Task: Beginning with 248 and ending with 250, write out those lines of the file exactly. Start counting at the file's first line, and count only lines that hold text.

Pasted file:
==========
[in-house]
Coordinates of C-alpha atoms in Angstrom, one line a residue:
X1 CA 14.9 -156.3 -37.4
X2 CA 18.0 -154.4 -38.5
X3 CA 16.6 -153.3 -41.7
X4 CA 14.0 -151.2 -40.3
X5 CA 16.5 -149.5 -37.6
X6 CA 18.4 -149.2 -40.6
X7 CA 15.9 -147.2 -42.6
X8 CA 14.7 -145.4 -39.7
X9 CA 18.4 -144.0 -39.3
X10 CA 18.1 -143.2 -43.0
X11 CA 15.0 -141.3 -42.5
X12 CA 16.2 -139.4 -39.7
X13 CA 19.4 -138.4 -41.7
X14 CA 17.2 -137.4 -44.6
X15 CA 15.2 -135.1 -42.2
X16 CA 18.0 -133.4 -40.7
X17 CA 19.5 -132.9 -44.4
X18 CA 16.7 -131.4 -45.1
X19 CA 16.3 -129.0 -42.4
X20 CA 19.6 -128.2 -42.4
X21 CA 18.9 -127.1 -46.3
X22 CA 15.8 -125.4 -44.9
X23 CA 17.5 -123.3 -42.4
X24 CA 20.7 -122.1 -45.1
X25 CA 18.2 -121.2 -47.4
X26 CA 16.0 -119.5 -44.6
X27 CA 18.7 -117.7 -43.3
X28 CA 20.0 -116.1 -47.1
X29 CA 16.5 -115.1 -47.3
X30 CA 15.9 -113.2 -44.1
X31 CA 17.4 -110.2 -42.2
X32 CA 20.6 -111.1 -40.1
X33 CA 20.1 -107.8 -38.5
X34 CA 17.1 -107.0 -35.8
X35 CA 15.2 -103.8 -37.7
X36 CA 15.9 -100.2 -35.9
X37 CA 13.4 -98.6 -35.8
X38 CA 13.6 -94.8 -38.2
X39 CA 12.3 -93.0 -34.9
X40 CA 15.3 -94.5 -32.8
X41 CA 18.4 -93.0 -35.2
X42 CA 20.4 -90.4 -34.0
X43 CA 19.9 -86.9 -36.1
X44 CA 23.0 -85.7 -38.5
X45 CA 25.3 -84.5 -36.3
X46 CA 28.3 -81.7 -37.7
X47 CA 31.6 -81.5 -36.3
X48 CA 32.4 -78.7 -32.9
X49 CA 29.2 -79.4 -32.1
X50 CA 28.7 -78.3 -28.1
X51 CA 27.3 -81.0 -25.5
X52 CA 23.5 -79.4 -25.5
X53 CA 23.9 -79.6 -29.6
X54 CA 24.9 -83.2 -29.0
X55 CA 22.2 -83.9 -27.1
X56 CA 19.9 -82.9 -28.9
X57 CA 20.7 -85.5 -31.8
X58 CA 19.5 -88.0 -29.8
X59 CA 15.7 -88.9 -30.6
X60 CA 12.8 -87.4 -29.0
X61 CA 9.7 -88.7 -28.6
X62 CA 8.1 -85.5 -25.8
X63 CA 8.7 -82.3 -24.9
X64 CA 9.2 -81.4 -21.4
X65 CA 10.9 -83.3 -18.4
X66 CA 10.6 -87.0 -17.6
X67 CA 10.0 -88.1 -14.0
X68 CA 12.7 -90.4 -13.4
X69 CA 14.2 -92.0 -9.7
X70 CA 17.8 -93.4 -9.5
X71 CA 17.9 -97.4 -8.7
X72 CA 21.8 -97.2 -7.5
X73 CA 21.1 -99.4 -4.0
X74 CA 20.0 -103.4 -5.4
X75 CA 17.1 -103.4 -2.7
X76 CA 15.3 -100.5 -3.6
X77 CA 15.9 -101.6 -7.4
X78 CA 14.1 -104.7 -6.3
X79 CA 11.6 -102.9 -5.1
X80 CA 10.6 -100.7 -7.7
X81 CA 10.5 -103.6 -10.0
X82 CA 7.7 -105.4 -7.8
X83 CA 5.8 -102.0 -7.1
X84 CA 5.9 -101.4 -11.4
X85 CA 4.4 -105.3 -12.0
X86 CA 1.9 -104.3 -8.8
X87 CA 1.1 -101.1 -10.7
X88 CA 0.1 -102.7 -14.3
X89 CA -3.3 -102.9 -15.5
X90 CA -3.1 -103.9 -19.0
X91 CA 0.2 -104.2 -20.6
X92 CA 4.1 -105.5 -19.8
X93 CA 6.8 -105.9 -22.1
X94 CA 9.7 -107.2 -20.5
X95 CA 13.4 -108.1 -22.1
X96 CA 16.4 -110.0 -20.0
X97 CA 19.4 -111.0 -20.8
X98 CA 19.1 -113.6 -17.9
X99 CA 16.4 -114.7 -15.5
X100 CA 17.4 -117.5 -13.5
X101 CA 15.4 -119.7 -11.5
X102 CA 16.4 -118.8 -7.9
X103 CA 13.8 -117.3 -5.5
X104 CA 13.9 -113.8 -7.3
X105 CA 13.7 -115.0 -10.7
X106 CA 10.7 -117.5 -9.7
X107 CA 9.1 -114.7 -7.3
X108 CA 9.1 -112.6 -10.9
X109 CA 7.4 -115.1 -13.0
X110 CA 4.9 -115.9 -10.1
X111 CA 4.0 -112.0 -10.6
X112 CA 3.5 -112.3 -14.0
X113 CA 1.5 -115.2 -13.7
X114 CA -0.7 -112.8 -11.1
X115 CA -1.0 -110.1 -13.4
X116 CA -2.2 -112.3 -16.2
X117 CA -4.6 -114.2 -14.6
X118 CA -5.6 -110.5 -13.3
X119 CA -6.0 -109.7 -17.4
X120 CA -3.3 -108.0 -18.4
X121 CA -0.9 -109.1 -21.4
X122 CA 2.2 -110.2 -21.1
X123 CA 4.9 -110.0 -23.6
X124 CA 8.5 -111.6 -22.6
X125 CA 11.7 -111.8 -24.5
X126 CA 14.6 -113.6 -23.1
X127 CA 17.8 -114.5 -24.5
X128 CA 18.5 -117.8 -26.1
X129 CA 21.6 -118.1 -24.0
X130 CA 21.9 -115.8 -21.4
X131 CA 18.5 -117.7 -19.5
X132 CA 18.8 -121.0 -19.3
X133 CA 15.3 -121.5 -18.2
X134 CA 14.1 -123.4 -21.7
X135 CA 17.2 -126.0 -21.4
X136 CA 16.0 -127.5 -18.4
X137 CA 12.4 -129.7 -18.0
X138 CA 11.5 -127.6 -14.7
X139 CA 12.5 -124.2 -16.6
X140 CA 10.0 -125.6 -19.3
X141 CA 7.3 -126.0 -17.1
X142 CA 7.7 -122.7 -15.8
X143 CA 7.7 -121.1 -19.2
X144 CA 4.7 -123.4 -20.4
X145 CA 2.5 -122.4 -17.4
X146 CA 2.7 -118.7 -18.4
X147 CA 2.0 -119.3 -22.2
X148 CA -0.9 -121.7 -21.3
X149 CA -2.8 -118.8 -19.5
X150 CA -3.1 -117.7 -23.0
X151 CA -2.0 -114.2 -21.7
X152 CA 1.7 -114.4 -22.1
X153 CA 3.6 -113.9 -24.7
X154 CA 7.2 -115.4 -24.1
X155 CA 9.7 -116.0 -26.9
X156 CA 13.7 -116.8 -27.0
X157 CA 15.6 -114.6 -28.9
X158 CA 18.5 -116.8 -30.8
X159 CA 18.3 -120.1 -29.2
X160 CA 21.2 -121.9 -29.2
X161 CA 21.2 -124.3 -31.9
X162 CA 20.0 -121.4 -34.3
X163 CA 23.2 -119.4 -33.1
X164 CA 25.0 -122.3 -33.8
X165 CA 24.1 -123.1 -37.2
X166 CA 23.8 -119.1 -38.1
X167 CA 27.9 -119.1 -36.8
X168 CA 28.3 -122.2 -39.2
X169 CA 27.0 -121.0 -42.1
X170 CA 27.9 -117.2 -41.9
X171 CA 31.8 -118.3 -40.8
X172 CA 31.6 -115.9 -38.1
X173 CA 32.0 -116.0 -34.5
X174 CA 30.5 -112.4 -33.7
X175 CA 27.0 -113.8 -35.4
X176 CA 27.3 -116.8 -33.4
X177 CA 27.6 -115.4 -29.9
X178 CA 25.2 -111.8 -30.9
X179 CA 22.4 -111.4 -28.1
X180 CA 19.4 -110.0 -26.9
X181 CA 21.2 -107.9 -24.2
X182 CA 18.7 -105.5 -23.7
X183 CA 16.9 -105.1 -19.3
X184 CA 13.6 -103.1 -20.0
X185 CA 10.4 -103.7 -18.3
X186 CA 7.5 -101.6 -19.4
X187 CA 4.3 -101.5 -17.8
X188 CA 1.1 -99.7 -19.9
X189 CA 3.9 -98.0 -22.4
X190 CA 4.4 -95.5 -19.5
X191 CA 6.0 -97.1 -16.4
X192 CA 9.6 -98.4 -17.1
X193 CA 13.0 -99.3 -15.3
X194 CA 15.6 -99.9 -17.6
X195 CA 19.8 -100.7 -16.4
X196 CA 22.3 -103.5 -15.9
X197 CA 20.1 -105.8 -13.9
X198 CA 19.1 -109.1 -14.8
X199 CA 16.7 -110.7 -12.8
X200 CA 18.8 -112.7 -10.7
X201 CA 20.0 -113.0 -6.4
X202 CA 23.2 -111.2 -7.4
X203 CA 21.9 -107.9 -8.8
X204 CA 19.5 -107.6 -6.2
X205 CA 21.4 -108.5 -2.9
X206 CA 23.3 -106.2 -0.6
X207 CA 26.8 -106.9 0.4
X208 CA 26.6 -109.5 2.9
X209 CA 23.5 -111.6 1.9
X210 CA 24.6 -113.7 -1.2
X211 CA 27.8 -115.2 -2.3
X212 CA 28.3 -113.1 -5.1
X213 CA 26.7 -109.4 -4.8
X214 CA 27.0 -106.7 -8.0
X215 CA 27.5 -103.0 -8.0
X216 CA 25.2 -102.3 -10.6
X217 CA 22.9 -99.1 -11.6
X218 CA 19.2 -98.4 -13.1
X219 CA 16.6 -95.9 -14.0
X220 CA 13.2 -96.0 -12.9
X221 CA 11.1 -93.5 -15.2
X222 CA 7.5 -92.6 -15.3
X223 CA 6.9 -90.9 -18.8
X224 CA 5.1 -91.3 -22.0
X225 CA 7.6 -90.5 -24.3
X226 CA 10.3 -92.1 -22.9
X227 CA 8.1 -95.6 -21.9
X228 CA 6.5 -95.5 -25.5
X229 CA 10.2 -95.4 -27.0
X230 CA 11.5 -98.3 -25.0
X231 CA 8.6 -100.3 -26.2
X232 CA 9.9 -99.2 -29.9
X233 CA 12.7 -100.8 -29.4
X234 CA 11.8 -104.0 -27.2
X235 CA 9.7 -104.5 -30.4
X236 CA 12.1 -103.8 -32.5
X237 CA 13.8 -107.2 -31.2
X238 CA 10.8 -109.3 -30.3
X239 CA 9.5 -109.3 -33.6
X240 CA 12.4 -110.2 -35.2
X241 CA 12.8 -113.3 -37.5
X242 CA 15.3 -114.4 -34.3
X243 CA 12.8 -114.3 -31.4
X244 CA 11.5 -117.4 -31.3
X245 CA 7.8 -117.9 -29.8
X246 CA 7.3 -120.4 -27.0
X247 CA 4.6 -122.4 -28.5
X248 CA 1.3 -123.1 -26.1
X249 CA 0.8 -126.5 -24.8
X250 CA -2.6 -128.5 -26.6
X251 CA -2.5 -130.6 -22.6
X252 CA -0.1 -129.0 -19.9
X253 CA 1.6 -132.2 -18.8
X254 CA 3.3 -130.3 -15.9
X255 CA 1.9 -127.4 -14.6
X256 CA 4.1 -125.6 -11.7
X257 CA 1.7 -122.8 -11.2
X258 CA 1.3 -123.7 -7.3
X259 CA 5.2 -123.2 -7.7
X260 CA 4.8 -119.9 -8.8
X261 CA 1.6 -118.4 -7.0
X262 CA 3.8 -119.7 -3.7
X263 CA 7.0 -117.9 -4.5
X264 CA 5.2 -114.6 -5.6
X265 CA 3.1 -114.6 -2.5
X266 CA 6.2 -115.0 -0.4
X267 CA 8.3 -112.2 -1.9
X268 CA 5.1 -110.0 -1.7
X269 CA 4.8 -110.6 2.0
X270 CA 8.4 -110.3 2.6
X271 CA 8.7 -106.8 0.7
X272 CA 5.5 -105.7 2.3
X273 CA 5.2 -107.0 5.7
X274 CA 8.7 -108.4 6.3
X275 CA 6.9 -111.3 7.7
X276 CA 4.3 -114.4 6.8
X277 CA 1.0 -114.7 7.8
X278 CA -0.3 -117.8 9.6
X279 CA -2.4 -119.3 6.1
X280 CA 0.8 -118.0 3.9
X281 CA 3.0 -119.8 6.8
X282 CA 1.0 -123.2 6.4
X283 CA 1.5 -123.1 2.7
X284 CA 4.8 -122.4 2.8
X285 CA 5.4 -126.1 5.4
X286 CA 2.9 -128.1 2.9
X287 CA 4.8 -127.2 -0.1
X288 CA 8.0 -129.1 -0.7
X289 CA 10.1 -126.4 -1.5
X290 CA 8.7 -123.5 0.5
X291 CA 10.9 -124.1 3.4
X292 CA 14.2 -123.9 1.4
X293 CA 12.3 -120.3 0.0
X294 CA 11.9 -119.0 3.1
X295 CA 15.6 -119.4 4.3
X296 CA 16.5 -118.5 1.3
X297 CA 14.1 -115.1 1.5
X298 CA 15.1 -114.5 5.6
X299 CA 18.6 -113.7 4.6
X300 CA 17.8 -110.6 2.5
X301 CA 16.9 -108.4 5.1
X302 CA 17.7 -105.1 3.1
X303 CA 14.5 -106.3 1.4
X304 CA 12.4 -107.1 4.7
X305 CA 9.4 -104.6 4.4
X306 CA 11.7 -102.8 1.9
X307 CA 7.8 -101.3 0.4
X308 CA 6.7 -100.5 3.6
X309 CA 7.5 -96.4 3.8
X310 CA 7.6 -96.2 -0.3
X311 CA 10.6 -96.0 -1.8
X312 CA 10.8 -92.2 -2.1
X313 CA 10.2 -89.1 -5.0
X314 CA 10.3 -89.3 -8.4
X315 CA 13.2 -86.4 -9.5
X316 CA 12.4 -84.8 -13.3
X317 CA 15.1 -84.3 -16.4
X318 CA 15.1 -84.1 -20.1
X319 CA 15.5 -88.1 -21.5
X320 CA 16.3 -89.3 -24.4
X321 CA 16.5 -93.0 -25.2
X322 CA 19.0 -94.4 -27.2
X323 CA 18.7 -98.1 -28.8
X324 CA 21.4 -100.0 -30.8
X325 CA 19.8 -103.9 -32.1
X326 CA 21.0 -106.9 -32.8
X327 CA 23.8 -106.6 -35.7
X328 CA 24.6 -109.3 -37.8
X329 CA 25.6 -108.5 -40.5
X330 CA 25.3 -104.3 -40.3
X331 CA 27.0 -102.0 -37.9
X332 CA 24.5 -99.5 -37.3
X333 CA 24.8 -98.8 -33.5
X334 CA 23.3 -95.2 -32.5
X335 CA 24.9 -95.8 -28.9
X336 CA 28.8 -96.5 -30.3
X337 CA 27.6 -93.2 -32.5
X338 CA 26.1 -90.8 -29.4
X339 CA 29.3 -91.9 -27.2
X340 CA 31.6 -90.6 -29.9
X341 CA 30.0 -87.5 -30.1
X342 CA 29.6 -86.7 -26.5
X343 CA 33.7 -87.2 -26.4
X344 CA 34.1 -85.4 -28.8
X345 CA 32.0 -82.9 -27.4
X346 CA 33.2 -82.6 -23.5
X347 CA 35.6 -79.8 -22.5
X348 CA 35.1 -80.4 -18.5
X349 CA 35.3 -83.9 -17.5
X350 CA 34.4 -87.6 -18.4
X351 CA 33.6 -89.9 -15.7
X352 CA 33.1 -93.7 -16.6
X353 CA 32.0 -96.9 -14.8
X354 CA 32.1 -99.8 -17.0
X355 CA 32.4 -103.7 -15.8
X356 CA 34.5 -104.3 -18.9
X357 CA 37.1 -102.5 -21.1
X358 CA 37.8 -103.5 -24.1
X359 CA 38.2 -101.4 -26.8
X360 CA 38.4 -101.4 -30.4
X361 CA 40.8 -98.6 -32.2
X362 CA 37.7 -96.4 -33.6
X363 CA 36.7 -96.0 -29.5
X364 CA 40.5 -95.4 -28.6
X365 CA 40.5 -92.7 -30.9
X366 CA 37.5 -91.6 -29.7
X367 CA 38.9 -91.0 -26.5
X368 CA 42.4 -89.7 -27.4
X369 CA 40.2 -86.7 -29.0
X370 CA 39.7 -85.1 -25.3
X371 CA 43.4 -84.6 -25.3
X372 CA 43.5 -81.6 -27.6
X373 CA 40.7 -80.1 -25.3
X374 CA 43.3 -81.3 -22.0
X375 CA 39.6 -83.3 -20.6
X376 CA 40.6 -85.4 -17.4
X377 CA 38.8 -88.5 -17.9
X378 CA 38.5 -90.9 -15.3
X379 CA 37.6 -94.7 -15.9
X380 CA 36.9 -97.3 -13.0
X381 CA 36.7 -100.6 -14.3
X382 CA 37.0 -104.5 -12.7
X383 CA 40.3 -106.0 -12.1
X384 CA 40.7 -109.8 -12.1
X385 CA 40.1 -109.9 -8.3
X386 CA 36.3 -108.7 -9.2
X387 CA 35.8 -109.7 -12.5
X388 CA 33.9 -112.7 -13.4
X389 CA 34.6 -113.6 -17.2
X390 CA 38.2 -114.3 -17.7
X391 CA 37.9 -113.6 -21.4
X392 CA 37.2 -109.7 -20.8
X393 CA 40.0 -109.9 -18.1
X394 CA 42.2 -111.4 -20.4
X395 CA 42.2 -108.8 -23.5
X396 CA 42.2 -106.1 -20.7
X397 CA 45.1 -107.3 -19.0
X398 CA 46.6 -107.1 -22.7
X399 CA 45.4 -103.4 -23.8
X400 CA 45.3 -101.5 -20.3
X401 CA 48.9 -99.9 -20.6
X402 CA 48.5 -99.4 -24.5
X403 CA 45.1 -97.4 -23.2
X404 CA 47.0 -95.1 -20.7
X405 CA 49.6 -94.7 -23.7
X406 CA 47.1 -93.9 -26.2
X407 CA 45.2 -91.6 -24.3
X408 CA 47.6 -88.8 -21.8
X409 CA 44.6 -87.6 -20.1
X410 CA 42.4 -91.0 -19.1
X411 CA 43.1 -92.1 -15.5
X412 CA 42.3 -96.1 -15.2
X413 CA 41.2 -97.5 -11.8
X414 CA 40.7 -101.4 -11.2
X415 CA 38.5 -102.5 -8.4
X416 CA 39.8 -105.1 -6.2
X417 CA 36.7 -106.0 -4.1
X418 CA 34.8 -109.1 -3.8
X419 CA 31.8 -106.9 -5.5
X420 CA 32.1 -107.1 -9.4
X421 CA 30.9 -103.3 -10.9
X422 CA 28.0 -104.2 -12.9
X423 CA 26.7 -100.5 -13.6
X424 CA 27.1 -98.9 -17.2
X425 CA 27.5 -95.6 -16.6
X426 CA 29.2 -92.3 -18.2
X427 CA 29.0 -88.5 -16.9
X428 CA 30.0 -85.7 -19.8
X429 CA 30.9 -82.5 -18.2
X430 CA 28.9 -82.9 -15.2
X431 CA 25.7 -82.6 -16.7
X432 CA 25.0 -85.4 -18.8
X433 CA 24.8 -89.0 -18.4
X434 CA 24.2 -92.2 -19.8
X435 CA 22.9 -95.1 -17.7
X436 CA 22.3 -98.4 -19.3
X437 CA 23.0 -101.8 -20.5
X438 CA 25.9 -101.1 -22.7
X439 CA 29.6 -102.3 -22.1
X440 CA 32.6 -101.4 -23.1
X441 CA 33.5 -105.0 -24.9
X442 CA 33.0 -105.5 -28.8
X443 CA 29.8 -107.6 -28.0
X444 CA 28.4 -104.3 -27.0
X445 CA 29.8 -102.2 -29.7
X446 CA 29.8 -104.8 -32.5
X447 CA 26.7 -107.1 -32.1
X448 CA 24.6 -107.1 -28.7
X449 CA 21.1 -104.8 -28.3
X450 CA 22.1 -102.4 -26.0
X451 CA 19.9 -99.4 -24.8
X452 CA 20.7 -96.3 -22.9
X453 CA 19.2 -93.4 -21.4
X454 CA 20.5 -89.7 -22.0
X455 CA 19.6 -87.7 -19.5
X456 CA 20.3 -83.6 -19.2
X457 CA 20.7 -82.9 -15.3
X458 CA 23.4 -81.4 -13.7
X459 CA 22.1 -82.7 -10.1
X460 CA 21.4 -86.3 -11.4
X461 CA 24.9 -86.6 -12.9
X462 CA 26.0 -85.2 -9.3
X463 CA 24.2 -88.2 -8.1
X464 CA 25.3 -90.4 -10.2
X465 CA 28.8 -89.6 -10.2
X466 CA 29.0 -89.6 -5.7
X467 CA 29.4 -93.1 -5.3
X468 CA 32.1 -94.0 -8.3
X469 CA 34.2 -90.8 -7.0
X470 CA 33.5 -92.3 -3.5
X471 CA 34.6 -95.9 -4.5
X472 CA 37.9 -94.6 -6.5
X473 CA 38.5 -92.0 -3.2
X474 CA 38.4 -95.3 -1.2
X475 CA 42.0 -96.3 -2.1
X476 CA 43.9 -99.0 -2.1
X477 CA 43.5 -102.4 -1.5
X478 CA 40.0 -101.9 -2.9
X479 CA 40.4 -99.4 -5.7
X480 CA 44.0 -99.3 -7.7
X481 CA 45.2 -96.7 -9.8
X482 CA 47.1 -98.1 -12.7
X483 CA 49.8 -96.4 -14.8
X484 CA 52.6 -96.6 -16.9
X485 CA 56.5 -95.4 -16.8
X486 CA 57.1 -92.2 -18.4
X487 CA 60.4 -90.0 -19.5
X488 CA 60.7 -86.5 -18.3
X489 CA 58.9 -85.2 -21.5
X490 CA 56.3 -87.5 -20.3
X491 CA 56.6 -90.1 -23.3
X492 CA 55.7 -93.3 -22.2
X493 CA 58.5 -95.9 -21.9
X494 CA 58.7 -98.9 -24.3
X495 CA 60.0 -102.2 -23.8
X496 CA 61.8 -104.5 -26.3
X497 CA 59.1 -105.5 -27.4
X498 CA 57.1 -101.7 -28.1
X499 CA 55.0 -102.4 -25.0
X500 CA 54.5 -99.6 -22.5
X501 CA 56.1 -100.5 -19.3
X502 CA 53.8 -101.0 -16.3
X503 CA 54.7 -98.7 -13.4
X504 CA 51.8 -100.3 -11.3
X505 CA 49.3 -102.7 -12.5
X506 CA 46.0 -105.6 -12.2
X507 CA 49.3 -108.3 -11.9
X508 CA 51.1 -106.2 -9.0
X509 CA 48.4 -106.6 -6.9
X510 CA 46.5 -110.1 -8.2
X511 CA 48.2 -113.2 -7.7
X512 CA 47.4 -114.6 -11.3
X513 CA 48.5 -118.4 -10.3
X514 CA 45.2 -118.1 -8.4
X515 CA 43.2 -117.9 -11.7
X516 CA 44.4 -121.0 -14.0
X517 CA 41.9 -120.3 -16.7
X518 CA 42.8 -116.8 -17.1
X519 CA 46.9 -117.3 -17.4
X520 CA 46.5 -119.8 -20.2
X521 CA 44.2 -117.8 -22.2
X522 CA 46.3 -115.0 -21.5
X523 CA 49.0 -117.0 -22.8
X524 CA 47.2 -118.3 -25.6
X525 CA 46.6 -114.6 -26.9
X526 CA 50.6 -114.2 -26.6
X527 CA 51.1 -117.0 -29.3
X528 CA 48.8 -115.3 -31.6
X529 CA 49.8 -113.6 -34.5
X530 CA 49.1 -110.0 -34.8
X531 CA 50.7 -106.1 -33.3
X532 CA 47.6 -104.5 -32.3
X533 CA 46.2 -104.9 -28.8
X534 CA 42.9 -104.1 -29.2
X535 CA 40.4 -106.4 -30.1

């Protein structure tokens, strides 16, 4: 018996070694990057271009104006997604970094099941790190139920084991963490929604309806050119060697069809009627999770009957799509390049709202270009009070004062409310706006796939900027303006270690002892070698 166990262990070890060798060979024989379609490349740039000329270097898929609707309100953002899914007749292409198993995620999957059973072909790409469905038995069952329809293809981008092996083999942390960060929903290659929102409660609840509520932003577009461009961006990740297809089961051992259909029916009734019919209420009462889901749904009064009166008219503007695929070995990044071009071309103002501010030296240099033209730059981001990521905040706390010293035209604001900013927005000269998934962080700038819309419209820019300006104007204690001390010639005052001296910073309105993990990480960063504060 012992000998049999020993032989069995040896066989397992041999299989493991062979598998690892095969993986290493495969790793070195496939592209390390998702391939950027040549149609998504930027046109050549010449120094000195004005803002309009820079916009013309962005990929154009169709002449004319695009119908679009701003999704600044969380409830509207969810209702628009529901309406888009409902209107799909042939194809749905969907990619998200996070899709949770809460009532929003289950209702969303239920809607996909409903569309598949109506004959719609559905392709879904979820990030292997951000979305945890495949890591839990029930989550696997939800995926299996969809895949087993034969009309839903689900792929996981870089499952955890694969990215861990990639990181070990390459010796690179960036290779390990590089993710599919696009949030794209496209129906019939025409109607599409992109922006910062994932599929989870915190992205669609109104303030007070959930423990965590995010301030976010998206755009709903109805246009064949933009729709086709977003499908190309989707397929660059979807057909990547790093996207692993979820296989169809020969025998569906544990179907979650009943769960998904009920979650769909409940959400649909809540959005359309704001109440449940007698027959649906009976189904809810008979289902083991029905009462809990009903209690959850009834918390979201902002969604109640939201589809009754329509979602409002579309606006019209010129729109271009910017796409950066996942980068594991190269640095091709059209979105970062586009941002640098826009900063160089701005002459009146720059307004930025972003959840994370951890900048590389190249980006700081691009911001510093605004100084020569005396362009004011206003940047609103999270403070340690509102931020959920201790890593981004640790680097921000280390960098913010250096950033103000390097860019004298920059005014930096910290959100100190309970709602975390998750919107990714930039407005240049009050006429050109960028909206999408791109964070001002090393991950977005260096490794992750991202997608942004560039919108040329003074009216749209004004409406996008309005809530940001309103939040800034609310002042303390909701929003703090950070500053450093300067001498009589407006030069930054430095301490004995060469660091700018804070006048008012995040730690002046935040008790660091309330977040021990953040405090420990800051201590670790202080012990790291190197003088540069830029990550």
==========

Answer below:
X246 CA 7.3 -120.4 -27.0
X247 CA 4.6 -122.4 -28.5
X248 CA 1.3 -123.1 -26.1